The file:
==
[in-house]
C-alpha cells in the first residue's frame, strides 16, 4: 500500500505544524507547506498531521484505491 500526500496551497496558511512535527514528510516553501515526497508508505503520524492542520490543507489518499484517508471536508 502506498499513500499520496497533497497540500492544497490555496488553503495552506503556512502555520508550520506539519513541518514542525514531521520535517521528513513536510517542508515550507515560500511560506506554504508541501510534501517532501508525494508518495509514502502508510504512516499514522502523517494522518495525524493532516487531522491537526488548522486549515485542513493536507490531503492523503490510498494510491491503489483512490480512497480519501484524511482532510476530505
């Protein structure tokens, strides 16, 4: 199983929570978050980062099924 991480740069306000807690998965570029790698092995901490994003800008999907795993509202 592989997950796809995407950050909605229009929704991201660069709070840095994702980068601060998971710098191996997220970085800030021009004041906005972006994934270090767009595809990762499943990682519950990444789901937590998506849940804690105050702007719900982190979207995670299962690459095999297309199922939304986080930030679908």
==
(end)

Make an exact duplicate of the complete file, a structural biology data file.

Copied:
[in-house]
C-alpha cells in the first residue's frame, strides 16, 4: 500500500505544524507547506498531521484505491 500526500496551497496558511512535527514528510516553501515526497508508505503520524492542520490543507489518499484517508471536508 502506498499513500499520496497533497497540500492544497490555496488553503495552506503556512502555520508550520506539519513541518514542525514531521520535517521528513513536510517542508515550507515560500511560506506554504508541501510534501517532501508525494508518495509514502502508510504512516499514522502523517494522518495525524493532516487531522491537526488548522486549515485542513493536507490531503492523503490510498494510491491503489483512490480512497480519501484524511482532510476530505
């Protein structure tokens, strides 16, 4: 199983929570978050980062099924 991480740069306000807690998965570029790698092995901490994003800008999907795993509202 592989997950796809995407950050909605229009929704991201660069709070840095994702980068601060998971710098191996997220970085800030021009004041906005972006994934270090767009595809990762499943990682519950990444789901937590998506849940804690105050702007719900982190979207995670299962690459095999297309199922939304986080930030679908």